This is the text from a recent talk I gave in sacrament meeting. Try not to get too excited.
When I was 16 years old, my Utah ward put on a road show. I don’t remember much about the plot, but I do remember that it had a comedy dream sequence that included some dancing circus ballerinas. For some reason none of the young women wanted to be the ballerinas, so my buddy Rich and I volunteered. My mom and other ladies in the ward sewed us full-body ballerina suits, complete with tutus and ballet slippers. As cross-dressing ballerinas, we were the stars of the show. Continue reading
In April 1971, President Spencer W. Kimball quoted some of the shocking proposals he had recently encountered. One unnamed church, he discovered, had “approved recommendation that homosexuality between consenting adults should no longer be a criminal offense. …” These are ugly voices, he warned.
In a news conference in January 2015, the LDS church announced that it was “publicly favoring laws and ordinances that protect LGBT people from discrimination in housing and employment.”
It’s been an interesting few decades. Continue reading
The median age of the members of the First Presidency and Quorum of the Twelve (Q15) is currently about 83. Even for a group that’s often thought of as being old, this is unusual. In fact, the Q15 is older now than it has ever been before.
Here’s a graph showing the age of the Q15 since 1835. The blue line shows the median age. The orange lines show the age of the oldest Q15 member; the green lines show the age of the youngest. The dashed black line shows the age of the Church President. The data come from ldsfacts.net.
Which hymns are sung most often in General Conference? My impression is that the Mormon Tabernacle Choir is always opening Conference with “The Morning Breaks,” and every other congregational hymn is “Redeemer of Israel,” but I’ve never actually looked to see if that’s true.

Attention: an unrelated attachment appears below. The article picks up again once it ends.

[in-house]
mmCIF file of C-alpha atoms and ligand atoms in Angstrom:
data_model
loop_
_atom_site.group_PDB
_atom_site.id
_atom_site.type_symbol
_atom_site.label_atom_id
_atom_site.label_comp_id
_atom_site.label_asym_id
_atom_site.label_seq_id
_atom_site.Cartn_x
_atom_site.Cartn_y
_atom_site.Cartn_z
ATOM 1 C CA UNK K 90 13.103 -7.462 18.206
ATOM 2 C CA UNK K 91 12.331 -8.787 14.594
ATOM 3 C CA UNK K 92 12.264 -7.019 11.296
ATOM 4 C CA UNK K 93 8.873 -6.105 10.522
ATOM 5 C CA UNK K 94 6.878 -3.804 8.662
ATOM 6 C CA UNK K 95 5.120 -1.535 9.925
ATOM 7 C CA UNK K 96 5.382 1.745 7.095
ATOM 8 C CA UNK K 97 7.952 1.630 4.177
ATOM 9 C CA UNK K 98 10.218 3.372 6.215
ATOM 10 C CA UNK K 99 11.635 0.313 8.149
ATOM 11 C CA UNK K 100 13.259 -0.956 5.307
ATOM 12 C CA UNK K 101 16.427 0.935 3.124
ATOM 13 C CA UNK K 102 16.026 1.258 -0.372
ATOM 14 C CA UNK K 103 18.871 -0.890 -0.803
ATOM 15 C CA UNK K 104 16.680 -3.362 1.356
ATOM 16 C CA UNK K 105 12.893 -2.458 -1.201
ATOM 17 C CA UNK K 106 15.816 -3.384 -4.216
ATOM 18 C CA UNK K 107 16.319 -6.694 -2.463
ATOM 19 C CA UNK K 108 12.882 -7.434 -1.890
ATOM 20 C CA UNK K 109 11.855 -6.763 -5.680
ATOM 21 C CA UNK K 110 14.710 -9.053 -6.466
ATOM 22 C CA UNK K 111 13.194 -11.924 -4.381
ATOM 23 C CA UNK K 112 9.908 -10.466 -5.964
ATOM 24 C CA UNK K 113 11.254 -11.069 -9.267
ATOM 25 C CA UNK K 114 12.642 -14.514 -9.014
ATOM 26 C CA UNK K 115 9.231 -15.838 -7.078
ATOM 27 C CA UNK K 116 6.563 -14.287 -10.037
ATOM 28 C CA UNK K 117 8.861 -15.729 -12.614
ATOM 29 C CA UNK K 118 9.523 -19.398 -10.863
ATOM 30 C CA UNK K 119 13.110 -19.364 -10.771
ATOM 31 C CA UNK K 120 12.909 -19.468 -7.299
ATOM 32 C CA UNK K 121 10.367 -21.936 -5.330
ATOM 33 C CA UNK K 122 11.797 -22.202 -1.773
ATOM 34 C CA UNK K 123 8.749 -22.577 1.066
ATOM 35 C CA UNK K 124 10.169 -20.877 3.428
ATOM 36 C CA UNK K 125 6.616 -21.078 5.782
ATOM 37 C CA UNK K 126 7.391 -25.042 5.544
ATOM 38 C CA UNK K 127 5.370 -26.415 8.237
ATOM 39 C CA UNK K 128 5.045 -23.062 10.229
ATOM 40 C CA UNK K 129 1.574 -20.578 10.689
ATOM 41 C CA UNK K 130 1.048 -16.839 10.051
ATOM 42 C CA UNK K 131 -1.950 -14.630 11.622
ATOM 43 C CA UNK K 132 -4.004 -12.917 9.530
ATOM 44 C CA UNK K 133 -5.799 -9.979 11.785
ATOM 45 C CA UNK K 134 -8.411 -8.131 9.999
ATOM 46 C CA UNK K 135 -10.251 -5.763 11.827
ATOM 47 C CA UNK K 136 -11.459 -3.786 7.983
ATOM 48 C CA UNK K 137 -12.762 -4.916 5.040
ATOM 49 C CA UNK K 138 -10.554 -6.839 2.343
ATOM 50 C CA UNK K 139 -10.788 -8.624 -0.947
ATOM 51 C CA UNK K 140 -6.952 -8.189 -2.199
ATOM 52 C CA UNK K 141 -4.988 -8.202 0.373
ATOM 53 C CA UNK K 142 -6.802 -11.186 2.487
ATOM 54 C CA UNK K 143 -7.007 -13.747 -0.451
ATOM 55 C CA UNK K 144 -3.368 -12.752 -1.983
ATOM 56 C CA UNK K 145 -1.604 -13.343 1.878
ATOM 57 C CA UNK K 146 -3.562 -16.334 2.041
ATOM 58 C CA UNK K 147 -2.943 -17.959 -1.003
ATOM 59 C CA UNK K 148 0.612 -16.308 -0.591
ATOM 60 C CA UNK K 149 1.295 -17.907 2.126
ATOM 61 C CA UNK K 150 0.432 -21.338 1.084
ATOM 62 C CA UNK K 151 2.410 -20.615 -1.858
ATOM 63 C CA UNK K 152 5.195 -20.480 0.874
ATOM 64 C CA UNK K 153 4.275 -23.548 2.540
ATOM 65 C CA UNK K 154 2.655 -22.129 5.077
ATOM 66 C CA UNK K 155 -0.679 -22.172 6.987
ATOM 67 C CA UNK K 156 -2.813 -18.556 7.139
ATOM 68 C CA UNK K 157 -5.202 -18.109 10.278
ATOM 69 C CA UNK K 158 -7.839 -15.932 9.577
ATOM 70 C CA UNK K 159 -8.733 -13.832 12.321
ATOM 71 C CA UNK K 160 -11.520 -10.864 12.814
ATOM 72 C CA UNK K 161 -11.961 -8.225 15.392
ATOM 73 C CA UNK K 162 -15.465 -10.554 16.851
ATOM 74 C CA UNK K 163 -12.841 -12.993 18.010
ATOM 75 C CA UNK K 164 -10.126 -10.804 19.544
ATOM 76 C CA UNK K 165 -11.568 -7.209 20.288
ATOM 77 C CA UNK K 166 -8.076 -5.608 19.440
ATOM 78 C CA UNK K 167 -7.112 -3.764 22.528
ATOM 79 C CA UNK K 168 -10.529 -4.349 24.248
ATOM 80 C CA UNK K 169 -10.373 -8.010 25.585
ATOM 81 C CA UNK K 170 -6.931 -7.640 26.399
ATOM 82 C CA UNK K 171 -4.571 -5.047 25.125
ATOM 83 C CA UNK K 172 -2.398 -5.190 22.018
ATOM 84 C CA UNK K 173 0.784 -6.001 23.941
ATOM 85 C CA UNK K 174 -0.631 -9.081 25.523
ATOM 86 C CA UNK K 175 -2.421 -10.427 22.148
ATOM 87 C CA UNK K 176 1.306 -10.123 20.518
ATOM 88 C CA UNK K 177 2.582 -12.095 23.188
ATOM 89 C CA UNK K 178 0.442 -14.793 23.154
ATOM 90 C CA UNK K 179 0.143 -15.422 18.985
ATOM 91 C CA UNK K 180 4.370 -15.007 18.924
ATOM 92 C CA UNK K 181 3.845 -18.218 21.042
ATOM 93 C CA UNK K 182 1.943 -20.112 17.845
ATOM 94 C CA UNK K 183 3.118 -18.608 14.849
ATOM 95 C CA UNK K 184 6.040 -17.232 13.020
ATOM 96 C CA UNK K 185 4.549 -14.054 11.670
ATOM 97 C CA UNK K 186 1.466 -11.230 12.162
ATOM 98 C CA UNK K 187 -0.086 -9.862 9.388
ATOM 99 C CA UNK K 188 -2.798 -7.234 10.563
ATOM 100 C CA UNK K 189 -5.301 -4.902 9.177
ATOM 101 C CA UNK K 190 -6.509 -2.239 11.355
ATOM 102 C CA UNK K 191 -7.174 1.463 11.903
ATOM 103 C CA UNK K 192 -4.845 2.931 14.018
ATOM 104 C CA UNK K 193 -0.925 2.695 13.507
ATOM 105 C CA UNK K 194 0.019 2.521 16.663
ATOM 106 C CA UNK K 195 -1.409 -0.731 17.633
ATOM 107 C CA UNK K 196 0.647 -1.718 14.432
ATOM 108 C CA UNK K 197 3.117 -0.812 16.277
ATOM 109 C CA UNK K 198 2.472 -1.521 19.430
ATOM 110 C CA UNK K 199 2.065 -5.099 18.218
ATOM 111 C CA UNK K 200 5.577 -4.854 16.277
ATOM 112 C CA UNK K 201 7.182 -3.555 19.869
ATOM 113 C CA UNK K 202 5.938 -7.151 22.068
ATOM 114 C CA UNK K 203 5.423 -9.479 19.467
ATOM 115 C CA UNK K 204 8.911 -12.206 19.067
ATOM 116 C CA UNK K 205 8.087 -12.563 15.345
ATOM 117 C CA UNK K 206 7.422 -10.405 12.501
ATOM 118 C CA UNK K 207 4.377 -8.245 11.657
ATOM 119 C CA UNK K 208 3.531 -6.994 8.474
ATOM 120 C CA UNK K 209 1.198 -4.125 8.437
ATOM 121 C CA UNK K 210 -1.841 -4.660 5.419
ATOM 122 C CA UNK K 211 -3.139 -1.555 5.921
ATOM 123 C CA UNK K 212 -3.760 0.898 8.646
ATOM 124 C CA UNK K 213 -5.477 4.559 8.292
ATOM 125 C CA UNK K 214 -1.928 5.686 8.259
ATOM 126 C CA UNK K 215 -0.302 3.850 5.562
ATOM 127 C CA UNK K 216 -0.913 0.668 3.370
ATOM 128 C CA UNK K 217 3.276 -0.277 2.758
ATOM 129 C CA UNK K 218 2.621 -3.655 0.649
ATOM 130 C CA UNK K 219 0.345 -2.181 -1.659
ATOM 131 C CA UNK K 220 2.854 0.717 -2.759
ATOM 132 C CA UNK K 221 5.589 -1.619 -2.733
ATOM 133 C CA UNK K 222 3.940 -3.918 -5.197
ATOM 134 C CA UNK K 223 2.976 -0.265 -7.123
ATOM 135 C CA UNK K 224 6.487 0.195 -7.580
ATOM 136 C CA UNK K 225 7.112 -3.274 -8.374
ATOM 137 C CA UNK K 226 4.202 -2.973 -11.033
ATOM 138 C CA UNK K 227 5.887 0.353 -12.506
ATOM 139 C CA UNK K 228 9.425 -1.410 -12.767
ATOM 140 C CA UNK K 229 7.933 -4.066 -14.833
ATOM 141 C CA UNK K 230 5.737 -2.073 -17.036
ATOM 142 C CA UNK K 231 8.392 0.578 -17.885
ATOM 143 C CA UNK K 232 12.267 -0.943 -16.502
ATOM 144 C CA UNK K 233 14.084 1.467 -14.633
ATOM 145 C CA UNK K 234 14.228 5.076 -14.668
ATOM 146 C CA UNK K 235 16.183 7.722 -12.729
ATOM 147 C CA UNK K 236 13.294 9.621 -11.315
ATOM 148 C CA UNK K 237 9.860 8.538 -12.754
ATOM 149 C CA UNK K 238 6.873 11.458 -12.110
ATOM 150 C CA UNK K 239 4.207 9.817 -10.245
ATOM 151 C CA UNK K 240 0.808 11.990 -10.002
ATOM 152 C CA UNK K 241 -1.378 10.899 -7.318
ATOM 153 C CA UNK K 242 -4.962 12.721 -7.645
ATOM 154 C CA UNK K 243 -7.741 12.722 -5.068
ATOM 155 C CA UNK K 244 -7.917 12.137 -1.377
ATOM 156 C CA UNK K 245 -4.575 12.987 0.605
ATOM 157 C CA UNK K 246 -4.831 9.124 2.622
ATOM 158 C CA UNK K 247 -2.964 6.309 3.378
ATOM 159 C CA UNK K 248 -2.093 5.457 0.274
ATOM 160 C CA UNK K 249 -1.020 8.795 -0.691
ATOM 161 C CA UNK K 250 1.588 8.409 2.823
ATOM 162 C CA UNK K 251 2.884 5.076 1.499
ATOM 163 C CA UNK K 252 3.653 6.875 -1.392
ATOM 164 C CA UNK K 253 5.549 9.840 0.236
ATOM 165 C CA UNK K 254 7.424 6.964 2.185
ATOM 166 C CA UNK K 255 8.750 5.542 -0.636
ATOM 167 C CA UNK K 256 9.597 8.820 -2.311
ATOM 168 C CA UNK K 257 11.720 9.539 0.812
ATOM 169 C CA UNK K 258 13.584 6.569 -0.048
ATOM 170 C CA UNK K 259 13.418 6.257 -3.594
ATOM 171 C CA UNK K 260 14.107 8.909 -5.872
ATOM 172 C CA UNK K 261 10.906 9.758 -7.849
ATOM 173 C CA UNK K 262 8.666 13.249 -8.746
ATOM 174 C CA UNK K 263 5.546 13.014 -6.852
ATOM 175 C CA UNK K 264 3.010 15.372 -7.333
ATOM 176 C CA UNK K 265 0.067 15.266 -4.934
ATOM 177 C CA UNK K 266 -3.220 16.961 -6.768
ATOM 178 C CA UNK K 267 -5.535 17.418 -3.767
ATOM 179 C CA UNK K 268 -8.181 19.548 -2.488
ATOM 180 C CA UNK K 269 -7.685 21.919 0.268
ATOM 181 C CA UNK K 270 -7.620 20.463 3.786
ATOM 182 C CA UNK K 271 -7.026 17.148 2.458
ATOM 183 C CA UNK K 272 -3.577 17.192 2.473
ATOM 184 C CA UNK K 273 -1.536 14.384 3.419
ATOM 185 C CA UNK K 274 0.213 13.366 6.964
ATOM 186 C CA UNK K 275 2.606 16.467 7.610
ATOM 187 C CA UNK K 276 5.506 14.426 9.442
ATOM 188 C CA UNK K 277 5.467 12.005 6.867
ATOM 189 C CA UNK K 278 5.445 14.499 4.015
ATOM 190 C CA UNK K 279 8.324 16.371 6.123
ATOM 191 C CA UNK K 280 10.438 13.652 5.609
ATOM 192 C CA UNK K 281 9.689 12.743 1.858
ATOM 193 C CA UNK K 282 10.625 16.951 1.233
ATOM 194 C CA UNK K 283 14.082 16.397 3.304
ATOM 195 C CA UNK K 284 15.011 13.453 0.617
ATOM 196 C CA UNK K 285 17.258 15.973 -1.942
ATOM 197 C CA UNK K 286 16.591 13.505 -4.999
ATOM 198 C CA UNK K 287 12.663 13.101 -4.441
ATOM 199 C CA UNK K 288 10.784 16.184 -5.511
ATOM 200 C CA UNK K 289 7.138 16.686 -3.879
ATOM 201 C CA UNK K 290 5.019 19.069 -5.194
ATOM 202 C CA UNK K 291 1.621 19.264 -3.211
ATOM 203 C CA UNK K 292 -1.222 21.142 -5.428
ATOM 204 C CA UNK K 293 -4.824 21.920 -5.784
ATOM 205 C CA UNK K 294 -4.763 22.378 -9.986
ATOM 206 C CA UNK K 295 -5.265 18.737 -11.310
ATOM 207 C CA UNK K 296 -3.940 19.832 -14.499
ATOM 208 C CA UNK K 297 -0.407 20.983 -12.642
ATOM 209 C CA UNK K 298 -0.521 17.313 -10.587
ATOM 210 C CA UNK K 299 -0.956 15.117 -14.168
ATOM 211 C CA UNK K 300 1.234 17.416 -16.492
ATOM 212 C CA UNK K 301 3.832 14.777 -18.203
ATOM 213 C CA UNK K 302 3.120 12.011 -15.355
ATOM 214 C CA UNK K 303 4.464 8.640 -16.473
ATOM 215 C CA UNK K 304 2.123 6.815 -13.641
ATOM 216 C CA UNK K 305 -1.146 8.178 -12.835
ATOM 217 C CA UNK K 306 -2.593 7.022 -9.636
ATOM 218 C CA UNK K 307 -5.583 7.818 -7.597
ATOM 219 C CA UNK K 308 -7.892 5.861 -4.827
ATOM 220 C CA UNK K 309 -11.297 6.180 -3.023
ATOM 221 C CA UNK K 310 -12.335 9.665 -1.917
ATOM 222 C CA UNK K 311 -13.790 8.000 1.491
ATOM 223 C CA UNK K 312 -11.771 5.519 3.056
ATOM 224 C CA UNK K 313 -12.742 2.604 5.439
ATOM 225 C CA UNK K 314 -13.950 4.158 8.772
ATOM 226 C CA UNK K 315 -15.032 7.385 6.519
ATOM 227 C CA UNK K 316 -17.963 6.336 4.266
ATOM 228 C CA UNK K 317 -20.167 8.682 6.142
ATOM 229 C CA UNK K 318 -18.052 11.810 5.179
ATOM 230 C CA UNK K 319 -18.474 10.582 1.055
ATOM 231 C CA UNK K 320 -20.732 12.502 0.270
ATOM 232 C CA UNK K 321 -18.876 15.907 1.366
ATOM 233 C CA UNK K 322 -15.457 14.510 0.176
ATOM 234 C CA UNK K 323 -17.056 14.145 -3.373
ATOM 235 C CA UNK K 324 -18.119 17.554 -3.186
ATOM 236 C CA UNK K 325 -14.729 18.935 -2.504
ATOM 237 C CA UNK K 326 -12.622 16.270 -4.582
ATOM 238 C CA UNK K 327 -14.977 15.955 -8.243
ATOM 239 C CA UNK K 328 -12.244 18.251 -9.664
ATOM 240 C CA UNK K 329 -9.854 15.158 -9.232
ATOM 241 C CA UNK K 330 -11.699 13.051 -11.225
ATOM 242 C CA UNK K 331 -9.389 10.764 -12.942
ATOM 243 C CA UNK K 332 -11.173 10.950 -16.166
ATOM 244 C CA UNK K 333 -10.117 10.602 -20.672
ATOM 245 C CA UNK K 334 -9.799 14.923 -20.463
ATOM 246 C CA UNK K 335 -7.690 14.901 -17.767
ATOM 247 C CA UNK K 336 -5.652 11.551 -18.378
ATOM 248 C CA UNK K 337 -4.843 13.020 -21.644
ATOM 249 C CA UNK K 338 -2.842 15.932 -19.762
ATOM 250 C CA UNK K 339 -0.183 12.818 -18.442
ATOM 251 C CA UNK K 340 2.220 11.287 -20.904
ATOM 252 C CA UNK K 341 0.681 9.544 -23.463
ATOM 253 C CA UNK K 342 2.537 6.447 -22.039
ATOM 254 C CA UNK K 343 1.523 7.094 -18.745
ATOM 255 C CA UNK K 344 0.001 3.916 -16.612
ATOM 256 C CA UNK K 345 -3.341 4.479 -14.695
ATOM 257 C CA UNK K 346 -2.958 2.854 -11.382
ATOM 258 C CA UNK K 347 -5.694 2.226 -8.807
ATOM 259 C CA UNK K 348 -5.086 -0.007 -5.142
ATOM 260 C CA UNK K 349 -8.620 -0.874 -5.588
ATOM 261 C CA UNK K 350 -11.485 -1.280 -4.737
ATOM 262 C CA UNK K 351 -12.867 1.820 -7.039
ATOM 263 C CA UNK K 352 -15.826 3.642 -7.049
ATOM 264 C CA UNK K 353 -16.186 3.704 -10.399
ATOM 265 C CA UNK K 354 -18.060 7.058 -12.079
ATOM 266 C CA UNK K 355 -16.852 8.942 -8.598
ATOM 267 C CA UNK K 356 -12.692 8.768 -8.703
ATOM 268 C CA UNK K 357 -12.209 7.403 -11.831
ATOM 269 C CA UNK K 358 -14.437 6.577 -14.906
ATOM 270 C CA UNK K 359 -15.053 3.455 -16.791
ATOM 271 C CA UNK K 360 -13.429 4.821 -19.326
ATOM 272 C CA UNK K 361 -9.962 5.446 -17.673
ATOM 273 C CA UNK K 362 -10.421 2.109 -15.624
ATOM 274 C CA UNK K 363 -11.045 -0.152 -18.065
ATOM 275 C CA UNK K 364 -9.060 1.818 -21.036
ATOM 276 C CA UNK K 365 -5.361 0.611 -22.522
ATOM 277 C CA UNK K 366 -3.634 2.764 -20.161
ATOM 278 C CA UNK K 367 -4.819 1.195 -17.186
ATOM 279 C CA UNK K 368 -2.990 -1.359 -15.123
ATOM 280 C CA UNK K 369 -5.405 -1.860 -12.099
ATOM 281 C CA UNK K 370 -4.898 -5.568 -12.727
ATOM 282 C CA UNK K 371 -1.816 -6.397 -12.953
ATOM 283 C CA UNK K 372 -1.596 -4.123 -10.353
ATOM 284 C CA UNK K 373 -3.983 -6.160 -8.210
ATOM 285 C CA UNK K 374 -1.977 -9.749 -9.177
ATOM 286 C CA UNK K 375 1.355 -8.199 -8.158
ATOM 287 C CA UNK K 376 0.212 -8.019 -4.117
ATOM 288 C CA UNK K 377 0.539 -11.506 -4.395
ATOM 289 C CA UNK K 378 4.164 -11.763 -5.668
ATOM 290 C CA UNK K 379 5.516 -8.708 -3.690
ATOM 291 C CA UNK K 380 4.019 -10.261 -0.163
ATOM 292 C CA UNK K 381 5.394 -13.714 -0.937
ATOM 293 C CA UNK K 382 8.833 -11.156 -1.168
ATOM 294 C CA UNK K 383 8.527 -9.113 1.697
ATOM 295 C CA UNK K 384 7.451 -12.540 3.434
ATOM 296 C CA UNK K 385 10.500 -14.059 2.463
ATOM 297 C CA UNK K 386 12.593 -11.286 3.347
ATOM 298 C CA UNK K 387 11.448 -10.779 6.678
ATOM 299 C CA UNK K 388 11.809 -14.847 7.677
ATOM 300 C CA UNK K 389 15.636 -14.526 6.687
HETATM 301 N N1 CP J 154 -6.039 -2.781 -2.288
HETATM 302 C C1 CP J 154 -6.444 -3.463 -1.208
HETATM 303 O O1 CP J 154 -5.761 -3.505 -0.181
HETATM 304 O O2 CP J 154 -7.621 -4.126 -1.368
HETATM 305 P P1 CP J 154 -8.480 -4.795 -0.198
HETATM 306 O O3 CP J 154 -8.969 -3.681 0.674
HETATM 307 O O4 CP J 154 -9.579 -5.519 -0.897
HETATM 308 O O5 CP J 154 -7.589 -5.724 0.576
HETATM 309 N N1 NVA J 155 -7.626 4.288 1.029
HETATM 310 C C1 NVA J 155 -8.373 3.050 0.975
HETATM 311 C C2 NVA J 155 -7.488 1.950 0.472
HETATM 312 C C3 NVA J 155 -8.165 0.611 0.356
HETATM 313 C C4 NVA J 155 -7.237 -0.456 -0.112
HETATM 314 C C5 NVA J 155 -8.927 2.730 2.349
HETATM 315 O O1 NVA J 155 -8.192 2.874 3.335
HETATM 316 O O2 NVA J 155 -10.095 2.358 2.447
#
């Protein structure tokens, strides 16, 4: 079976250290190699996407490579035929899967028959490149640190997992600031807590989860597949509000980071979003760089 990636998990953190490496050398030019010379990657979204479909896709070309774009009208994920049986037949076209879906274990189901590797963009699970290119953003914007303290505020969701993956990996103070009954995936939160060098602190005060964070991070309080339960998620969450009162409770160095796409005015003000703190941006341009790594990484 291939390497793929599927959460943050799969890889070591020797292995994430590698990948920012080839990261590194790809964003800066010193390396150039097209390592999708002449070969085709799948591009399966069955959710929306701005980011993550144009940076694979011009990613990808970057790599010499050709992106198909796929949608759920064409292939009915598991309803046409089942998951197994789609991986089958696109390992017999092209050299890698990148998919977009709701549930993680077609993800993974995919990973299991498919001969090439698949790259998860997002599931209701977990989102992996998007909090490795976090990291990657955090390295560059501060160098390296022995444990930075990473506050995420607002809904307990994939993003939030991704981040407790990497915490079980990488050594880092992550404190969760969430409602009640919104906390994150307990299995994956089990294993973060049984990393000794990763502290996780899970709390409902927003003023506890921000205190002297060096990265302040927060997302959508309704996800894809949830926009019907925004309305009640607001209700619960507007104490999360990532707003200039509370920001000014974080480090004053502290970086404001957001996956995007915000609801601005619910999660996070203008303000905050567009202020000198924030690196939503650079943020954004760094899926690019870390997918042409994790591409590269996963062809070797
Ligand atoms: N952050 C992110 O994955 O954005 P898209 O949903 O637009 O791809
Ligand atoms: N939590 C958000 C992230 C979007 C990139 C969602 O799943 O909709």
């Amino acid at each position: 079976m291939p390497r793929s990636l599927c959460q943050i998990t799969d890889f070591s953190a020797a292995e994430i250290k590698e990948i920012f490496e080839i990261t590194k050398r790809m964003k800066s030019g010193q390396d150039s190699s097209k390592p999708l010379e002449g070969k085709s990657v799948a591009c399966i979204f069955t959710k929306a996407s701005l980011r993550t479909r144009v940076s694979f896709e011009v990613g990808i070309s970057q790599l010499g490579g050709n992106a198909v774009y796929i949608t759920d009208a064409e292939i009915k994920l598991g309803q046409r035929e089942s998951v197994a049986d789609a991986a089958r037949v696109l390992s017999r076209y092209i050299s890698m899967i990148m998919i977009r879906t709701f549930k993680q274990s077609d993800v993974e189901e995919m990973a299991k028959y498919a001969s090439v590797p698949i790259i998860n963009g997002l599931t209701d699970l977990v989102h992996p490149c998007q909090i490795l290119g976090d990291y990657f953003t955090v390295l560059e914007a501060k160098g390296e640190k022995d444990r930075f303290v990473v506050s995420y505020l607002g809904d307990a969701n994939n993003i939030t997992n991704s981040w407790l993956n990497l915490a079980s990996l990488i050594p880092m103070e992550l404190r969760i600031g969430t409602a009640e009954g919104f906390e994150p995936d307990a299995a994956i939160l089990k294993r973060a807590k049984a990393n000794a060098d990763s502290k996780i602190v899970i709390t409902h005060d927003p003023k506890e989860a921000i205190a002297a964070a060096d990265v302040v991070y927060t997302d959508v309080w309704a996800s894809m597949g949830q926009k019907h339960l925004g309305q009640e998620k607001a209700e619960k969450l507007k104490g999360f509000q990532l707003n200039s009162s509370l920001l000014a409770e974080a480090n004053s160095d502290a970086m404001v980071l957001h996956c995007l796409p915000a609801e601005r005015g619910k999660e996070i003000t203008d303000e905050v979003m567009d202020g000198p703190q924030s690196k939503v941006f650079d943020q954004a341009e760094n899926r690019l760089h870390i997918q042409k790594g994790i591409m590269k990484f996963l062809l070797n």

As a kid in primary, I was in awe of the bishop. He was the trusted authority figure, the one who knew how things should go. The awe faded somewhat as I became a teenager, but I still remained firmly convinced of his inspiration. If he felt that we needed a talk on morality (the code word for chastity), for example, it was because that was what God wanted. Full stop. To some degree, I saw church leaders as infallible. Continue reading
The current situation with April Young Bennett, who had to choose between renewing her temple recommend and leaving up her posts on female ordination, brings up a troubling aspect of church governance: the extent to which local leaders can define apostasy. As anyone in the church can tell you, bishops and stake presidents can vary widely on a number of issues, and life in one stake can be quite different from life in another. I’m not saying that this is necessarily in and of itself a bad thing. But I do think it causes problems when it comes to particular issues, such as the way in which cases of apostasy are handled. Continue reading
This is a paper I wrote when I was just beginning my theological studies, titled “A Few Thoughts for Mormons on Approaching the Nicene Creed.” It was for a class on the Mystery of God. I thought it would be a fun follow-up to my most recent post. I’d probably come up at the subject a bit differently now, but it’s interesting to see how I was thinking about it when I was first grappling with the notion of the Trinity.
I do not know how many Mormons are familiar with the Nicene Creed, but those who are, I suspect, are likely to be more than a little wary of it. From an LDS point of view, it is perhaps easy to dismiss it as coming from an apostate Christianity, as reflecting too much theological formulating instead of plain and simple gospel truths. It is clearly outside the bounds of our tradition, reflecting a theology alien to us, and I am certainly not out to dispute that fact. Yet I wonder if we can nonetheless learn to better understand what it means to those who do accept it as basic doctrine, if we can engage the challenge of not merely viewing it as something faintly ridiculous but of attempting to appreciate the meaning it has for traditional Christianity. Continue reading